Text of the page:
There are a number of aquatic Ranunculus species commonly found in rivers. In chalk streams, like the River Chess, the two species most often encountered are stream water crowfoot (R. penicillatus) and brook water crowfoot (R. peltatus). Brook water crowfoot is a characteristic plant of winterbourne stretches of chalk streams, where flow is only present from spring to summer. Brook water crowfoot is specially adapted to live in these ephemeral reaches where they are able to tolerate long dry periods thanks to their rootball which can resist dry conditions. In contrast, stream water crowfoot is found only in permanently flowing sections where it is an important species in helping to maintain classic chalk stream habitat that is essential for many other species to survive. Stream water crowfoot grows from early spring, reaching its peak in May-June, when its white flowers can be seen in profusion. After flowering, stream water crowfoot begins to die off as flows decline, allowing watercress to become the dominant plant species in the channel.
The presence of water crowfoot in the channel is very important in helping to maintain water levels and a clear gravel bed, which is essential for many species' survival, including trout and mayfly, such as the yellow may dun. Many invertebrates and fish use water crowfoot as a sanctuary and as a source of food. A common problem in chalk streams is over-zealous weed cutting, where it is perceived that water crowfoot is choking the channel. See the habitat loss page for more information.
Lythrum salicaria flowers in spikes from June to August and is abundant in the wet margins of the Chess. This beautiful plant flourishes in areas where bankside is allowed to grow, rather than in overly-manicured areas. A native perennial, Purple loosestrife is a substantial and striking plant.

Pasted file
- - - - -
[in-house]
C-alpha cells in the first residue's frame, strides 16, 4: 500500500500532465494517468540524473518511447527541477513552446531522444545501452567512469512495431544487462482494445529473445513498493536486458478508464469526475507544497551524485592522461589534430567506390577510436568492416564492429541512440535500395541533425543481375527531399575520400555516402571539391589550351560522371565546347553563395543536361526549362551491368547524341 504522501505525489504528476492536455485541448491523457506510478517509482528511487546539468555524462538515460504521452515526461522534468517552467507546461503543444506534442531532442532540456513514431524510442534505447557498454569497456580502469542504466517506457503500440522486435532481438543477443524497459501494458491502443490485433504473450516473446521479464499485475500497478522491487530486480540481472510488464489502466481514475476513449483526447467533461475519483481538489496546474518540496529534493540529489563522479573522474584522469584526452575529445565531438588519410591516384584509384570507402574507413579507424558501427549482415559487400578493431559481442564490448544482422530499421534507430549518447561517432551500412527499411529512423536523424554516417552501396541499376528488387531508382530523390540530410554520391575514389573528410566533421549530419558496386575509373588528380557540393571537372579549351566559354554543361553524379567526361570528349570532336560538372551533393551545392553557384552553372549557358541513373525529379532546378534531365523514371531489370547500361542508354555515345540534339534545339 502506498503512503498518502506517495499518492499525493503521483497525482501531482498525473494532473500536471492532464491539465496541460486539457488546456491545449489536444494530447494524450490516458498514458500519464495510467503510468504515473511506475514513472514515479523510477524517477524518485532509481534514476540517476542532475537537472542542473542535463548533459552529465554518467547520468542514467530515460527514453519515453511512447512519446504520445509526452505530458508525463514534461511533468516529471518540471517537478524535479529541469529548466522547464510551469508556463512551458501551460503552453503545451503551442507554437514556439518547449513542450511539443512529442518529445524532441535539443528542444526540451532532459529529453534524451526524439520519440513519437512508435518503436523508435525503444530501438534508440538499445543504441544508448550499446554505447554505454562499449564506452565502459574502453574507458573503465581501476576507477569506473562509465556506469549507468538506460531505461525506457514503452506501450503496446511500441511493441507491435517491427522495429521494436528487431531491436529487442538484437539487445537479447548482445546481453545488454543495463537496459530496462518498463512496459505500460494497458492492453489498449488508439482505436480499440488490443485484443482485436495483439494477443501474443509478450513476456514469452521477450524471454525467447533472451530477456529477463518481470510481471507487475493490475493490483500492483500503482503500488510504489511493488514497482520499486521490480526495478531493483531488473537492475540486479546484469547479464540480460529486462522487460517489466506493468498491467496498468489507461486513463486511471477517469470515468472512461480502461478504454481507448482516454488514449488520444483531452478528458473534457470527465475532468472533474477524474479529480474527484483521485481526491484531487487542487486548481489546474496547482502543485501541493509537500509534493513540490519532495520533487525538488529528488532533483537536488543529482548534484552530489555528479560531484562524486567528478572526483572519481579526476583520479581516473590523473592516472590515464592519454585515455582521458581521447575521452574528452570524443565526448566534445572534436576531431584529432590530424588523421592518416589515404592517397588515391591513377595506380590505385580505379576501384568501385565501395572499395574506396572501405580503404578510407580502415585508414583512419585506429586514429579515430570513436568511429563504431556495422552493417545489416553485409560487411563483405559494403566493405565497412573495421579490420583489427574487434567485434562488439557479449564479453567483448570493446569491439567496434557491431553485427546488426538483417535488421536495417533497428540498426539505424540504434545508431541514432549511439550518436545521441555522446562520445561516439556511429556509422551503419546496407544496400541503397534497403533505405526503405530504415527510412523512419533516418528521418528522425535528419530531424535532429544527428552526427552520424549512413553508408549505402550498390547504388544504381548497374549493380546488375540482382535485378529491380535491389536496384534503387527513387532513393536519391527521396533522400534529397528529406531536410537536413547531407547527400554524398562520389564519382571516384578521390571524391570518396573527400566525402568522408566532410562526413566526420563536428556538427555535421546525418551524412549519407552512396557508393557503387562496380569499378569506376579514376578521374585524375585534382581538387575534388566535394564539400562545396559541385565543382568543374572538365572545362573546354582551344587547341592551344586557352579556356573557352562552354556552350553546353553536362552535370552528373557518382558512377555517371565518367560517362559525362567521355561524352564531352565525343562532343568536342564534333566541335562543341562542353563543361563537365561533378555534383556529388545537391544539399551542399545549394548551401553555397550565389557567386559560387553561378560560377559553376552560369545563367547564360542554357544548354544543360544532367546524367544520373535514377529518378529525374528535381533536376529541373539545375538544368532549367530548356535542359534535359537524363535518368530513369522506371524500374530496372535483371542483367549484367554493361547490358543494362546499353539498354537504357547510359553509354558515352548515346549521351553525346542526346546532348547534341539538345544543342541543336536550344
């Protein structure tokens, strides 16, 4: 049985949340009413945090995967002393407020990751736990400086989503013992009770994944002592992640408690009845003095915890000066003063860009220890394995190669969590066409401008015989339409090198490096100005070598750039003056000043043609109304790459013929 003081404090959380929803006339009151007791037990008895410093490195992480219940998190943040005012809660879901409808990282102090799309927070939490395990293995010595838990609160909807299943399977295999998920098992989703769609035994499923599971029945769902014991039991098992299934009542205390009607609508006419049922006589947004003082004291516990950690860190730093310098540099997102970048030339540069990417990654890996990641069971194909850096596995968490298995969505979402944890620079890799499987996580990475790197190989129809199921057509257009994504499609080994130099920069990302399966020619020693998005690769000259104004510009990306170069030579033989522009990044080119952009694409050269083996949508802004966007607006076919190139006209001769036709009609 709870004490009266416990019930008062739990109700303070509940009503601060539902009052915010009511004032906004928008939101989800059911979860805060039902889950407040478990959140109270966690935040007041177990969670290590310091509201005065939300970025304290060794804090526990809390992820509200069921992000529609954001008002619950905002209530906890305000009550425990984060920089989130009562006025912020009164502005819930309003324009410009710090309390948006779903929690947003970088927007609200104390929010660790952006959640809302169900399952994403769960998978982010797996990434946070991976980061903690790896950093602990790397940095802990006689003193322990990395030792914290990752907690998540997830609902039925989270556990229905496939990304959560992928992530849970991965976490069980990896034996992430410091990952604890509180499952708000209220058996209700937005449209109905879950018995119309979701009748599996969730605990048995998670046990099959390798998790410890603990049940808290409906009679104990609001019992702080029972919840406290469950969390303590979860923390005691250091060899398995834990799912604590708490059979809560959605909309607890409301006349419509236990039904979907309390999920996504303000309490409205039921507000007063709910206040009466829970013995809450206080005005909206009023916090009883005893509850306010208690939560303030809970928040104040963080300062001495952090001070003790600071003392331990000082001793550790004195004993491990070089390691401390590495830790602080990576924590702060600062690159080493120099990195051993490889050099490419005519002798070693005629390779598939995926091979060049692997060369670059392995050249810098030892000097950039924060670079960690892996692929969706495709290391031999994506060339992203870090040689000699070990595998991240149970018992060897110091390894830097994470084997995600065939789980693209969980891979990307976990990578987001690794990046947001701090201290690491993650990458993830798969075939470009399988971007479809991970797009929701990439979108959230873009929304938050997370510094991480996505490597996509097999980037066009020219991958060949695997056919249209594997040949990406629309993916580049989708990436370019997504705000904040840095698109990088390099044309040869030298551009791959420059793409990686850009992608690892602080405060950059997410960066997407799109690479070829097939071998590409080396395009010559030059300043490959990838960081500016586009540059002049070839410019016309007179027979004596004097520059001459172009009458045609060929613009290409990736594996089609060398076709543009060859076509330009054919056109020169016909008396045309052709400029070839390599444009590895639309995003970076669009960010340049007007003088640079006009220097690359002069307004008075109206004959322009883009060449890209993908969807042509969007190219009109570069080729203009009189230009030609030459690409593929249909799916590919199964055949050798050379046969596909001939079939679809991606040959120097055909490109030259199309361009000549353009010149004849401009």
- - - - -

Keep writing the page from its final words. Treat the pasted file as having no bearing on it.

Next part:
This tall plant, Eupatorium cannabinum, grows along the banks of the Chess. Its small, pink flowers are attractive to a variety of insect life, including butterflies, moths and bees. Hemp agrimony flowers between July and September.
Myosotis scorpioides is a beautiful plant with small, delicate sky blue flowers with yellow centres. It is a low-growing, marginal plant that flowers all through the summer.
Sparganium erectum is an emergent plant, meaning that it grows out of the water. The highly distinctive, spiky flowers are produced on branches off the stem. This is the most common of the four bur-reed species found in the UK. Plants will flower from July to September, with the fruits ripening in early winter. Unbranched bur-reed provides a habitat for wildfowl roosting, nesting and feeding. It has also been found to provide nesting material for water voles on the Chess.